HEALTH CARE REFORM:

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HEALTH CARE REFORM:
Key Improvements for People Living with HIV and AIDS in
The Patient Protection and Affordable Care Act of 2010
On March 23, 2010, President Obama signed the Patient Protection and Affordable Care Act of 2010
(“PPACA”) into law. Shortly thereafter the House and Senate amended the statute through the
reconciliation process and we now have a final health care reform bill. PPACA is the most
comprehensive reform to the United States’ health care system since the passage of Medicare and
Medicaid in 1965. While PPACA does not offer everything the HIV community had hoped for in health
care reform, it does create tremendous opportunities for improving access to care and treatment for many
people living with HIV and AIDS. The most important new health care access opportunities for people
with HIV and AIDS are as follows:
Public health insurance (Medicaid/Medicare) improvements
• Eliminates the Medicaid disability requirement and provides access to Medicaid to individuals
and families with income below 133% of FPL in 2014 (currently income below $14,403 for an
individual and $29,326 for a family of four)
• Eliminates the Medicare Part D “donut hole” by 2020, provides a $250 rebate for donut hole costs
in 2010, and requires pharmaceutical companies to provide a 50% discount on brand-name drugs
in the donut hole beginning in 2011
• Counts ADAP contributions toward the Medicare Part D’s True Out of Pocket Spending Limit
(“TrOOP”) starting in 2011
Private health insurance improvements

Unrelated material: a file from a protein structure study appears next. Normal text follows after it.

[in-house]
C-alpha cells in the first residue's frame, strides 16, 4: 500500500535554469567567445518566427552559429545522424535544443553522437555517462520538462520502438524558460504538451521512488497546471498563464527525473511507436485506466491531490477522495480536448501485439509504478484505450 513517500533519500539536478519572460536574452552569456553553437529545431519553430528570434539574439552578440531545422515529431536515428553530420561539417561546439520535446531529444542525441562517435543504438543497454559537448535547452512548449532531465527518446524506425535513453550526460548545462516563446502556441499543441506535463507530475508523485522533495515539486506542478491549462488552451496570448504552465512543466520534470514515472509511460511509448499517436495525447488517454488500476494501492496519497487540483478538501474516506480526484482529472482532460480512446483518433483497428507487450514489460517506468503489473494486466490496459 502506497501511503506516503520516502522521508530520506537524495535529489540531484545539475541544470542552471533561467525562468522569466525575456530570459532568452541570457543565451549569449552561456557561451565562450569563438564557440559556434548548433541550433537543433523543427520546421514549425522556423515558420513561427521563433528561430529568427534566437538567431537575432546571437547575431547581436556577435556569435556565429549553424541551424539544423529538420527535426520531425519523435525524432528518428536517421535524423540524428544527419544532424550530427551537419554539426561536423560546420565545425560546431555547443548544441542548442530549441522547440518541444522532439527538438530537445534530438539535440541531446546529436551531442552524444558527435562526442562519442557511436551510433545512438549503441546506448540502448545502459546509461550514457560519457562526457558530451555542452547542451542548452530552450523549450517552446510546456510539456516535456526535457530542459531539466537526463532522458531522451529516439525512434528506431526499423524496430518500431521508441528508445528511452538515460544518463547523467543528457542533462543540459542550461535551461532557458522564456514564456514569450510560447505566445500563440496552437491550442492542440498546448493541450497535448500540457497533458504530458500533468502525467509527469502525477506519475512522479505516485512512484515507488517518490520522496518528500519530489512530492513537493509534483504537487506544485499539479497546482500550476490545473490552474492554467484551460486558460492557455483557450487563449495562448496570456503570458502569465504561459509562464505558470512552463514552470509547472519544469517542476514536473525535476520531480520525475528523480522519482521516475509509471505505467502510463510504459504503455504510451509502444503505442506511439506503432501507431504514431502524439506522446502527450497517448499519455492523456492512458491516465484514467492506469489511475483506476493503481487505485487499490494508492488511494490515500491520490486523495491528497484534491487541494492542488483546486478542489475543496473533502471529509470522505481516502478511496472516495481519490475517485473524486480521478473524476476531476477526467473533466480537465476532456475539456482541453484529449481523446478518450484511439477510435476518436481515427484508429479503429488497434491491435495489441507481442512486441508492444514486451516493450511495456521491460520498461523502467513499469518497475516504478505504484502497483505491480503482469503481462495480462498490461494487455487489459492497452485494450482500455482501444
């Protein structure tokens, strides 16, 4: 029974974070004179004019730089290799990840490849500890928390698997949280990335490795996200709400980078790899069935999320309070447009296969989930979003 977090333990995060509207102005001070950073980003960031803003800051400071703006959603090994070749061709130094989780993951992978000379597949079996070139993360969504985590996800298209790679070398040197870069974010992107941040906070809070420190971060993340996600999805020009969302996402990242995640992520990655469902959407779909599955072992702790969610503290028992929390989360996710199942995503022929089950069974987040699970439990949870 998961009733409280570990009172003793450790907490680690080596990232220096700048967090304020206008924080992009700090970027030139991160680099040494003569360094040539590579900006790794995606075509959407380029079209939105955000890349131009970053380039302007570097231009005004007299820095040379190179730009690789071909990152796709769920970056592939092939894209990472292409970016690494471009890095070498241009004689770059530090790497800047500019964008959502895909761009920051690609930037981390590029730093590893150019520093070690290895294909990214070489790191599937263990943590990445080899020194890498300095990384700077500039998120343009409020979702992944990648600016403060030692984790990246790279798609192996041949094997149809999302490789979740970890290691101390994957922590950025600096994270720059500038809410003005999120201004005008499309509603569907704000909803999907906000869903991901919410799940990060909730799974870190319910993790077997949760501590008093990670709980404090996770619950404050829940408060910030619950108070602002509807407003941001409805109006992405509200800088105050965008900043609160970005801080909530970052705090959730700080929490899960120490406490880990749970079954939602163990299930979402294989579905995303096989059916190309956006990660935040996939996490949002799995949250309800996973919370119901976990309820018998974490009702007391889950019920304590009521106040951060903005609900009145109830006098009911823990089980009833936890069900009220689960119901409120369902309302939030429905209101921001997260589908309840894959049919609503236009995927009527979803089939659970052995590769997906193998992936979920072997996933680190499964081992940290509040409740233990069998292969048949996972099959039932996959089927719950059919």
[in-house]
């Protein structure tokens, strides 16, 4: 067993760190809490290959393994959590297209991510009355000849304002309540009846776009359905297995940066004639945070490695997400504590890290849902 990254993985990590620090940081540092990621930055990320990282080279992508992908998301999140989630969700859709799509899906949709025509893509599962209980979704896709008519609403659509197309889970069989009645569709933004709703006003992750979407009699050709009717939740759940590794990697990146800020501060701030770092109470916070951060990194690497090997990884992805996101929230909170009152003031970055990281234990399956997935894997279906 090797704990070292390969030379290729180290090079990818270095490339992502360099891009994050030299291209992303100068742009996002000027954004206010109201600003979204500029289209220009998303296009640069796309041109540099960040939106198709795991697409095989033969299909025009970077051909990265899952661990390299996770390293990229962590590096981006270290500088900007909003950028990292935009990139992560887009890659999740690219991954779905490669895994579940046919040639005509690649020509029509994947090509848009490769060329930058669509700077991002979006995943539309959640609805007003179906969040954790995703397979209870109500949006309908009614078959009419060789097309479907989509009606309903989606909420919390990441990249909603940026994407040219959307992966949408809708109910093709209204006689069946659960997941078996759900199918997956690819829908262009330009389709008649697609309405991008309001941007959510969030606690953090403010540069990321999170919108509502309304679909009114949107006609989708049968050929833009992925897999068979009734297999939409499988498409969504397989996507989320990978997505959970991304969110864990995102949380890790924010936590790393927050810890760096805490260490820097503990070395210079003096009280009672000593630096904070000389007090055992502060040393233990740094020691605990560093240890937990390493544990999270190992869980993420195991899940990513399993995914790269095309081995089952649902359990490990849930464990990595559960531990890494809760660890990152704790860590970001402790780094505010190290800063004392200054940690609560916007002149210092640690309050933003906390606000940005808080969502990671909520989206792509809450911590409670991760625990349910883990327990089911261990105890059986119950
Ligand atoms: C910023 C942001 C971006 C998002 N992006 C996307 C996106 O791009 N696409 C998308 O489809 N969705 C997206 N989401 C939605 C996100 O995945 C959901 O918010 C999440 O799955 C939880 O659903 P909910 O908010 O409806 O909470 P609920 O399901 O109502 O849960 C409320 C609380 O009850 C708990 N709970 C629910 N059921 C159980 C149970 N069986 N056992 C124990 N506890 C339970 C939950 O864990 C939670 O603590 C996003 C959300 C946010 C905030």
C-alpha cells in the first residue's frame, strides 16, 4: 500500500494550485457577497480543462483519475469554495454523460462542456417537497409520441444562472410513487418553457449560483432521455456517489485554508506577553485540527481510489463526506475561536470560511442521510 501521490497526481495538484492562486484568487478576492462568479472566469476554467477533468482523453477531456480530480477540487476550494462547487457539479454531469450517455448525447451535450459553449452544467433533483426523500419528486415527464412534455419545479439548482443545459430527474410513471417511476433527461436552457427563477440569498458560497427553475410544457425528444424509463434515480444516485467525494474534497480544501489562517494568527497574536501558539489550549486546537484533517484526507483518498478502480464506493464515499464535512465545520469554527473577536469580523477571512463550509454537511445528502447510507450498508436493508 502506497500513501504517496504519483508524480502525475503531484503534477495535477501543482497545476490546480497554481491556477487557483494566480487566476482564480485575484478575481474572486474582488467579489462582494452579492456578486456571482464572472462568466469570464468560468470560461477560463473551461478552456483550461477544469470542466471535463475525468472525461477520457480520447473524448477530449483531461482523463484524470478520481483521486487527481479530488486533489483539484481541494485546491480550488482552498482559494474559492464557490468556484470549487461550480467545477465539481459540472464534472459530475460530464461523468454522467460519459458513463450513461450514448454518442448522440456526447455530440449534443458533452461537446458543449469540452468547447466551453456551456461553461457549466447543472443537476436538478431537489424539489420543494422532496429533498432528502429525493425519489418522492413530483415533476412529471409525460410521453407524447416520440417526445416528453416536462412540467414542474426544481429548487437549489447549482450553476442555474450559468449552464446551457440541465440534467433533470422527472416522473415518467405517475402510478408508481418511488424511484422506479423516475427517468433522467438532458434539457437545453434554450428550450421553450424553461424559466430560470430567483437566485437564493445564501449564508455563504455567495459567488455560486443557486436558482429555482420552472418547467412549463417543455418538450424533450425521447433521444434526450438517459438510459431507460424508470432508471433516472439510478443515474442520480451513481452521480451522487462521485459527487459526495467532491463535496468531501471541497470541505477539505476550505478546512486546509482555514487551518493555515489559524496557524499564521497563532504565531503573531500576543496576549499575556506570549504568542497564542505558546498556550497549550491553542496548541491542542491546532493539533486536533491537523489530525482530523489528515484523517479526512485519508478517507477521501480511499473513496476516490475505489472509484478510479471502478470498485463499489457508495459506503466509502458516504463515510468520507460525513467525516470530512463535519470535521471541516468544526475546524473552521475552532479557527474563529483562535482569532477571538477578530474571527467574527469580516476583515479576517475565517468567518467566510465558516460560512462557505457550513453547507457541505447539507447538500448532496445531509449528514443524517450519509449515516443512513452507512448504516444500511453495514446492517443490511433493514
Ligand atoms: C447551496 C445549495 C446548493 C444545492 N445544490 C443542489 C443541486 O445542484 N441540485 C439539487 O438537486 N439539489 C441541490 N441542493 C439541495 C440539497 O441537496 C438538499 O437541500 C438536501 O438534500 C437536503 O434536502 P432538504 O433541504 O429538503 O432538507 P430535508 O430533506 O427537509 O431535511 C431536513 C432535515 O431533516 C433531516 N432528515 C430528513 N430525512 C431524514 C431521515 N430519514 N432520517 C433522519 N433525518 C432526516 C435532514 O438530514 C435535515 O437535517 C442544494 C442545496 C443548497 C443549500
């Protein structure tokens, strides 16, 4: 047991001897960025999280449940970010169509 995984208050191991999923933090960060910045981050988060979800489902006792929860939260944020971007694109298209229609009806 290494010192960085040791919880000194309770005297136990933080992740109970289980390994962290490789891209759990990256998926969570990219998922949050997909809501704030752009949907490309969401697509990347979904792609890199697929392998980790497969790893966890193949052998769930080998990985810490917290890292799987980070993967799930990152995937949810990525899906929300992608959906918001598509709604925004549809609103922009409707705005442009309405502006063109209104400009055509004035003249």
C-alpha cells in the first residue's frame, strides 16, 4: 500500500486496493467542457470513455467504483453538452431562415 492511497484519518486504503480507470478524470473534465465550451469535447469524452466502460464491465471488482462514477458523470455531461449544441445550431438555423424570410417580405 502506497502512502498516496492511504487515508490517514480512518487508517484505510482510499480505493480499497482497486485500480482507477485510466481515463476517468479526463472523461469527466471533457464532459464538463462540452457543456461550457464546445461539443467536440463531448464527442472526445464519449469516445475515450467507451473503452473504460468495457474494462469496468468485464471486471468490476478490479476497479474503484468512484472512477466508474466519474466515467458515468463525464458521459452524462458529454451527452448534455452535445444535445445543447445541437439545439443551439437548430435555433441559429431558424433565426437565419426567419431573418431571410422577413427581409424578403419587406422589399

• Increases access to private health insurance by reducing discrimination based on health status or
gender - prohibits pre-existing condition exclusions and lifetime limits on coverage in 2010, and
charging higher premiums based on gender or health status in 2014
• Increases scope of coverage through a new mandatory benefits package that among other benefits
includes prescription drugs, mental health and substance abuse treatment, preventive care and
chronic disease management in 2014.
• Increases affordability through subsidies for people with incomes up to 400% of the federal
poverty line (“FPL”) (income up to $43,320 for an individual and $88,200 for a family of four)
• Creates an individual mandate requiring uninsured individuals to purchase insurance beginning in 2014
Other key reforms
• Invests in prevention, wellness and public health activities
• Invests in efforts to reduce health disparities
• Supports the clinical workforce with an emphasis on the needs of underserved communities
Moving Forward with Future Reform Efforts
Despite the impressive progress that PPACA will make toward improving health care for people living
with HIV and AIDS, the future is certain to bring continued challenges in health care access, quality,
and cost. Many of PPACA’s most important reforms, including the Medicaid expansion, will not
occur until 2014. Thus, advocacy will be necessary both to encourage new reforms, and to provide
health care access for those who are uninsured or underinsured during the transitional period before the
reforms fully take effect. PPACA will provide unprecedented opportunities to improve health care
access, affordability, and quality for the HIV/AIDS community. It is crucial that we fully take
advantage of PPACA and continue to work toward a future of high quality, equitable, and sustainable
health care for everyone in the United States.
Prepared by staff of the Health Law and Policy Clinic of Harvard Law School and the Treatment Access
Expansion Project. For more information contact Robert Greenwald [email protected]
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